Ziris Canvas from Sony is a great example of how digital signage form and function can work harmoniously. But there’s a science to achieving success, as our guidelines explain.

Know your viewers and understand how they view

It is commonplace in the art world to hear the phrase “beauty is in the eye of the beholder”. However, we should not judge the value of digital signage on looks alone. That’s because creating digital signage content is not an artistic endeavour but a purposeful, commercial process – whereas conventional art typically serves a less commercial and sometimes more indulgent purpose. “Whilst digital signage networks have a commercial role to play, if content isn’t interesting, informative, useful and engaging, viewers won’t view.”

The science of digital signage

This article, therefore, is not about exploring digital signage content as an art form, but the science of digital signage – that is, how to go about creating this content, its function (the screens) and its purpose (outward communication) –

Firstly, let’s understand that digital signage has quite a hard job to do. Often it is required to engage viewers who are physically and mentally active on more pressing tasks such as walking, talking, shopping, planning and so forth; processes which take up a proportion of the human brain’s processing ability.

Secondly, the viewers are also assaulted by competing stimuli; the sights, sounds and smells of daily life and other marketing paraphernalia all vie for their attention. So, the best way to counter this is to ensure that digital signage content is always ready to engage the viewer.
Here are a few simple guidelines to help you create your most effective digital signage content.

Start by defining who your viewers are

You need to build a picture of what they do when they visit a venue or a store. This information can then be used to create profiles or groups of viewers to enhance your content creation and screen placement strategy. The better the profile, the more specific and relevant your network will be, the higher the likelihood your potential customers will view your content, and therefore the more opportunity you have of successfully commercializing the network.

Thoroughly research who visits a particular venue, including when and how often

Does the type of audience change throughout the day, across a week and how frequently do they visit? Use existing customer or visitor data if you can.

Understand how viewers interact with the built environment around them

How does the environment influence the way in which they move through the physical space? This has a direct bearing on any potential design of the signage network (what screens you place where) and the form and function of screen content, namely its message composition and duration.

A 30-second commercial will fail to deliver its message if viewers in proximity to that screen walk by in 5 seconds, so match the time viewers are in proximity to the screens to message length. This may change throughout the venue; so ask simple questions such as whether the venue lends itself to different types of zones to cater for different viewers or viewing habits which may influence content design.

Match the frequency of the overall programme repetition to that of the visiting frequency to the venue

If 90% of potential viewers visit the venue once a week, your content should refresh weekly to ensure that those viewers see fresh content each time they visit. Existing research will tell you that unnecessary repetition is not what viewers want and certainly not what venue staff would like, so avoid this as best you can. Where a message needs reinforcing, use a variety of creative treatments to reduce viewer fatigue.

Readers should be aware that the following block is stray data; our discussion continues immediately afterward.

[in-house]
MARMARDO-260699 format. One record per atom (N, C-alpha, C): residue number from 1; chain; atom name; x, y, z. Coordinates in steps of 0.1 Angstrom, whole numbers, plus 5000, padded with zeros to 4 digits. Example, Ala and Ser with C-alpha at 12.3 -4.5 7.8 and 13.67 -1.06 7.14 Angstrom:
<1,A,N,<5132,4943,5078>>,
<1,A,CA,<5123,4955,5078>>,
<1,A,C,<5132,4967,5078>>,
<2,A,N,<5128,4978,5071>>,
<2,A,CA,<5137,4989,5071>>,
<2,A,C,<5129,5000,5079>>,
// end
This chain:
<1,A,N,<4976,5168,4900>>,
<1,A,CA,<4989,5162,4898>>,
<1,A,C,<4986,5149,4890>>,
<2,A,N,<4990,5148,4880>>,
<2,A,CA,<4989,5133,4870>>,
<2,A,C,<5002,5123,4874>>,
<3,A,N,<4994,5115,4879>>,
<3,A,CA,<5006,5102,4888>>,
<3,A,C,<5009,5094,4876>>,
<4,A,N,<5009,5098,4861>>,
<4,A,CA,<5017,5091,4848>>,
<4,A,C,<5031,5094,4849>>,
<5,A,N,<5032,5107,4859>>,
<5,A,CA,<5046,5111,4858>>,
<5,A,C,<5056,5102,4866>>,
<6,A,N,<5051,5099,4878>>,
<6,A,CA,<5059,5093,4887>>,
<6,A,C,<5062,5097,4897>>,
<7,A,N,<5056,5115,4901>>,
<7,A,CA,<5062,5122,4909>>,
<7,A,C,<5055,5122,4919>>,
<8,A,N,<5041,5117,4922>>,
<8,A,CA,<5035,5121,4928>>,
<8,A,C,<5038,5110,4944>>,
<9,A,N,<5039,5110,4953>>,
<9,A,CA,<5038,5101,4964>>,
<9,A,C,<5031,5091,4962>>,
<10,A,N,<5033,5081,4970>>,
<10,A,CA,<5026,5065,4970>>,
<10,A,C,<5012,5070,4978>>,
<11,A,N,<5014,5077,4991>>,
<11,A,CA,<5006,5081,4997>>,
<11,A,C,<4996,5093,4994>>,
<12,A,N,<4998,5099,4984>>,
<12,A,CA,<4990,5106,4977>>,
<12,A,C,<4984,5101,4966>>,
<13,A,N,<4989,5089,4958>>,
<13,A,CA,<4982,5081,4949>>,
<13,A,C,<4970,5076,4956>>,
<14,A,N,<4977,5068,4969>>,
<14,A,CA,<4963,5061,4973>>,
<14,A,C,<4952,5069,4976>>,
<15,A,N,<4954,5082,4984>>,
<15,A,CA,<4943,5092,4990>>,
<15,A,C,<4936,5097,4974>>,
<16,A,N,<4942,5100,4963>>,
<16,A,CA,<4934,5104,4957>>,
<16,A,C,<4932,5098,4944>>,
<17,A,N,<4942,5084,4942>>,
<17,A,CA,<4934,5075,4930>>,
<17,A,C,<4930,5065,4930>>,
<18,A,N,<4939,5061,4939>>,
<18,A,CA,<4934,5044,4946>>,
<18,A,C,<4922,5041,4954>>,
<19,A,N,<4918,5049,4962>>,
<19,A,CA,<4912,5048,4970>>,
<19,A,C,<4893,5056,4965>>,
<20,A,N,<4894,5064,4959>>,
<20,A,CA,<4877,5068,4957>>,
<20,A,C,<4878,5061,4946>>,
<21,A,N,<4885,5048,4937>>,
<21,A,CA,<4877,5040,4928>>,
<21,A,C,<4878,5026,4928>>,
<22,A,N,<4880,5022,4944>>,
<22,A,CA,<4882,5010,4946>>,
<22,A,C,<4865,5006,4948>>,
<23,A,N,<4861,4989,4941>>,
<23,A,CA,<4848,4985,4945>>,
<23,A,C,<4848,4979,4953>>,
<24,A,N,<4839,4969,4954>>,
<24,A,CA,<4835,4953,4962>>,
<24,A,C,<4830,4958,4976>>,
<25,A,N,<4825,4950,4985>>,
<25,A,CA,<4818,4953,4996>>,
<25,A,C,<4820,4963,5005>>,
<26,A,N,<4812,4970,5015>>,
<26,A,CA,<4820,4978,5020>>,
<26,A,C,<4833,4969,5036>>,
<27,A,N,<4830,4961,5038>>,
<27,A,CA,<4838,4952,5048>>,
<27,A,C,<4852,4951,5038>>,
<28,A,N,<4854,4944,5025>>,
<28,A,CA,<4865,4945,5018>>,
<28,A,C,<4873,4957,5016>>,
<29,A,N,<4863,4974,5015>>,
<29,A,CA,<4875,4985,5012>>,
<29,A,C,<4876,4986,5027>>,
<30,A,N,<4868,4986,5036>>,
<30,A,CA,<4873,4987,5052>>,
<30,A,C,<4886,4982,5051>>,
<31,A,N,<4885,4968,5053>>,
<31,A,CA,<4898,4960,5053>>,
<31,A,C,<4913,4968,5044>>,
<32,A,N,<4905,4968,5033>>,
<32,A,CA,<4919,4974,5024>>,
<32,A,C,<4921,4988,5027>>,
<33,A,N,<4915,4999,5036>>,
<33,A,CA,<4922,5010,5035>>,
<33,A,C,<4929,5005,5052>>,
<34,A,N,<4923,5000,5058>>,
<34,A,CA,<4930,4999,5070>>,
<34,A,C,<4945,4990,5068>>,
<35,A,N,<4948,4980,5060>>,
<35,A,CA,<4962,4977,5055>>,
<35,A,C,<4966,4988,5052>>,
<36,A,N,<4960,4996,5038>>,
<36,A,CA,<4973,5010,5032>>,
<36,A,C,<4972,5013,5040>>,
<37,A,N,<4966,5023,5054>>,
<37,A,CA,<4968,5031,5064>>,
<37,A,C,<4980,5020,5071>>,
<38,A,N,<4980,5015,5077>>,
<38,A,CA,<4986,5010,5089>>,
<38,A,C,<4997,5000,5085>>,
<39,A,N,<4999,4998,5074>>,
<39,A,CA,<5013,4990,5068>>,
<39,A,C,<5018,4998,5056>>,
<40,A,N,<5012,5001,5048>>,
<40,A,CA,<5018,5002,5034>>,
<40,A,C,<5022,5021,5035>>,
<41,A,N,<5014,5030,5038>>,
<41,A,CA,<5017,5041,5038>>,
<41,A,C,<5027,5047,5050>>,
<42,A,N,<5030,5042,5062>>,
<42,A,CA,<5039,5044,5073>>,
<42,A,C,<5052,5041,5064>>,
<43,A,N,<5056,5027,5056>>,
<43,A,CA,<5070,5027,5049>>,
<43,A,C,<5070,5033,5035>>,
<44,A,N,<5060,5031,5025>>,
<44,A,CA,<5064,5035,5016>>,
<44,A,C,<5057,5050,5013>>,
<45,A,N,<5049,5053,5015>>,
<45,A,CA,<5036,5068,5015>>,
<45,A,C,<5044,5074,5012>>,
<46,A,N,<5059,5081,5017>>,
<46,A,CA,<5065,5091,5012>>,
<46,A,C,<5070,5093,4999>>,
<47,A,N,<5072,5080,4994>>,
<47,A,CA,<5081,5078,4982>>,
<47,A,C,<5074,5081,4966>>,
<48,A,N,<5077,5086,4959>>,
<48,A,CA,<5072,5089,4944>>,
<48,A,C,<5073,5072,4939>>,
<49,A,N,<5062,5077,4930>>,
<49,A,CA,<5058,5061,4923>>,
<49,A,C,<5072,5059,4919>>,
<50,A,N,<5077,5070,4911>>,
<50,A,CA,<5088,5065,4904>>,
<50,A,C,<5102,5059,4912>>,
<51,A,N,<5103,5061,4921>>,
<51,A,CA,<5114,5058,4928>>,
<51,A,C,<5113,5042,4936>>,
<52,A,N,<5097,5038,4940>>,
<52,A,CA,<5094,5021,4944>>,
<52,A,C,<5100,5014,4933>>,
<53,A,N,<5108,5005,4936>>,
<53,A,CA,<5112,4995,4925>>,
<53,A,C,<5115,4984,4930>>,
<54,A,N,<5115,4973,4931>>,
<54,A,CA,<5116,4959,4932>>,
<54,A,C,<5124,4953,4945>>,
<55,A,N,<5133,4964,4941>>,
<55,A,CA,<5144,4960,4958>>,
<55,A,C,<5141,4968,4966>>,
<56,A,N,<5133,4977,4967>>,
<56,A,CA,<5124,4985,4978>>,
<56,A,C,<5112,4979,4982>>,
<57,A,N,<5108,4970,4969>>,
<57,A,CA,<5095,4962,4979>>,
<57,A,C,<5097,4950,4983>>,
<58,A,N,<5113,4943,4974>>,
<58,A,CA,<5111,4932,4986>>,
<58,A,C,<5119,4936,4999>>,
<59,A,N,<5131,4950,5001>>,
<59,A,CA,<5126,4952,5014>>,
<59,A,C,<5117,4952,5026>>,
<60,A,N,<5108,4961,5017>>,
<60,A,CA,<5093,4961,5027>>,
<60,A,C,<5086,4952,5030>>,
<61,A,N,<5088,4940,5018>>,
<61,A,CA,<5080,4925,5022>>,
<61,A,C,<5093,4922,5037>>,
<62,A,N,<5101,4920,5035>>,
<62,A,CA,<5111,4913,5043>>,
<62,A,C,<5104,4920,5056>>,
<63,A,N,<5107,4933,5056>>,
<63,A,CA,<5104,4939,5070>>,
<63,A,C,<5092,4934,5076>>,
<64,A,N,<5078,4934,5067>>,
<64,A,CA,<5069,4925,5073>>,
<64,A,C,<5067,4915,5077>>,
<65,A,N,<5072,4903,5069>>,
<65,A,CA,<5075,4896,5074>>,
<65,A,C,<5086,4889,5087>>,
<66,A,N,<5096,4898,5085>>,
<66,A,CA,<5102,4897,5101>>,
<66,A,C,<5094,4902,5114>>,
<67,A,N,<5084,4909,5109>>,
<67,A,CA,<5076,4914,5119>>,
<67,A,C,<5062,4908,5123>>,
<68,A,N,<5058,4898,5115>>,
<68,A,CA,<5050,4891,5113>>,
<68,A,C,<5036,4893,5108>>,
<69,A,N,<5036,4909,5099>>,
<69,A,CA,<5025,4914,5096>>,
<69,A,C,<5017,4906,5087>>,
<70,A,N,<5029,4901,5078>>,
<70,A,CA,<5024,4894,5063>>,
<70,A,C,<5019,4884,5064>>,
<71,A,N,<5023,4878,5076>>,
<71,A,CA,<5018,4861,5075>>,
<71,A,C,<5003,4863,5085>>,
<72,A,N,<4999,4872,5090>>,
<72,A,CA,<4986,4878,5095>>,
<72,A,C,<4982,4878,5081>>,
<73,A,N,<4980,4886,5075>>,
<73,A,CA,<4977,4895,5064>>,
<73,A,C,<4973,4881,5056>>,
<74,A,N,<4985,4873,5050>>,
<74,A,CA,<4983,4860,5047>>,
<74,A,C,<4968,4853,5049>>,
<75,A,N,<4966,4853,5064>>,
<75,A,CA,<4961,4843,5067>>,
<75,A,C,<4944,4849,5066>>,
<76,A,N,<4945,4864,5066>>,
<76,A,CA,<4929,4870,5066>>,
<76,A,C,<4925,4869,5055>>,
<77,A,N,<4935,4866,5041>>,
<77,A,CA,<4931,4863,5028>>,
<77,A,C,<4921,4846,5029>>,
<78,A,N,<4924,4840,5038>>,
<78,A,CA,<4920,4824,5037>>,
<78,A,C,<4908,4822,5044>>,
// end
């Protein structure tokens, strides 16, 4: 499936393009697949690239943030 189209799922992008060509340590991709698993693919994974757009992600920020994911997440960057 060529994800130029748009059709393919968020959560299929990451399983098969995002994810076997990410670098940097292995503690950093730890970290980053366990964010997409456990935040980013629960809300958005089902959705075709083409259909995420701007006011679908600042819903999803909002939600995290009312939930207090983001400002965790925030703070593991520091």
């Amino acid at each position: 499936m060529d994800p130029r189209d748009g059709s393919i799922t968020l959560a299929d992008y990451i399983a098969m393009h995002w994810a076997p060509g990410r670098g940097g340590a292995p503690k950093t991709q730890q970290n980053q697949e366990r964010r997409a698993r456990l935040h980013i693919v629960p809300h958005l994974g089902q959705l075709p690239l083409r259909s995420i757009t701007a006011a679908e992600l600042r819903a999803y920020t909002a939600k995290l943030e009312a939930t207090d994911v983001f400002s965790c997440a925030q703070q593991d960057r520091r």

Be an expert in your marketplace

Viewers are receptive to digital signage when it provides helpful and useful information to assist them in making better decisions. This is often characterised through content designed to offer advice, hints and tips. Perhaps tell viewers about the history of a brand, the venue or the products or provide them with ‘coming soon’ information and help viewers understand that the brand or venue is an expert on that subject matter. Sometimes this content is not overtly commercialized and this can provide viewers with much needed ‘breathing space’ between commercial messages (think if this as a reverse of traditional TV viewing).

Make it interesting, informative, useful and engaging

Whilst digital signage networks have a commercial role to play, if content isn’t interesting, informative, useful and engaging, viewers won’t view – so find ways to inject styles, interest pieces and humour either in the content itself or in the way it is presented where appropriate. Use existing design tools to help emphasise mood and texture; bright colours elicit positive responses, sombre colours express authority and seriousness. Animation helps draw the eye but too much can be confusing, so a balance is best.

Be seen – and make screens and content work in harmony

Digital signage content is only relevant if it can be seen and understood, so network design must consider placing the optimum size and number of screens to allow the optimum number of viewers to view content clearly and without hindrance.

Lastly, a key element of the science of digital signage relates to the creation of a network design that integrates the medium (screens) and the media (content) harmoniously. When this integrated design is working well, this increases messaging effectiveness which means the sum is greater than the parts. The Ziris Canvas multi-screen football style design, as shown in the photograph, is a great example of form and function working harmoniously. Here, the practical science of the digital signage display is as evident as the art of creating the content; an excellent example that demonstrates that when science and design come together, the result could be seen by the viewer as wholly artistic,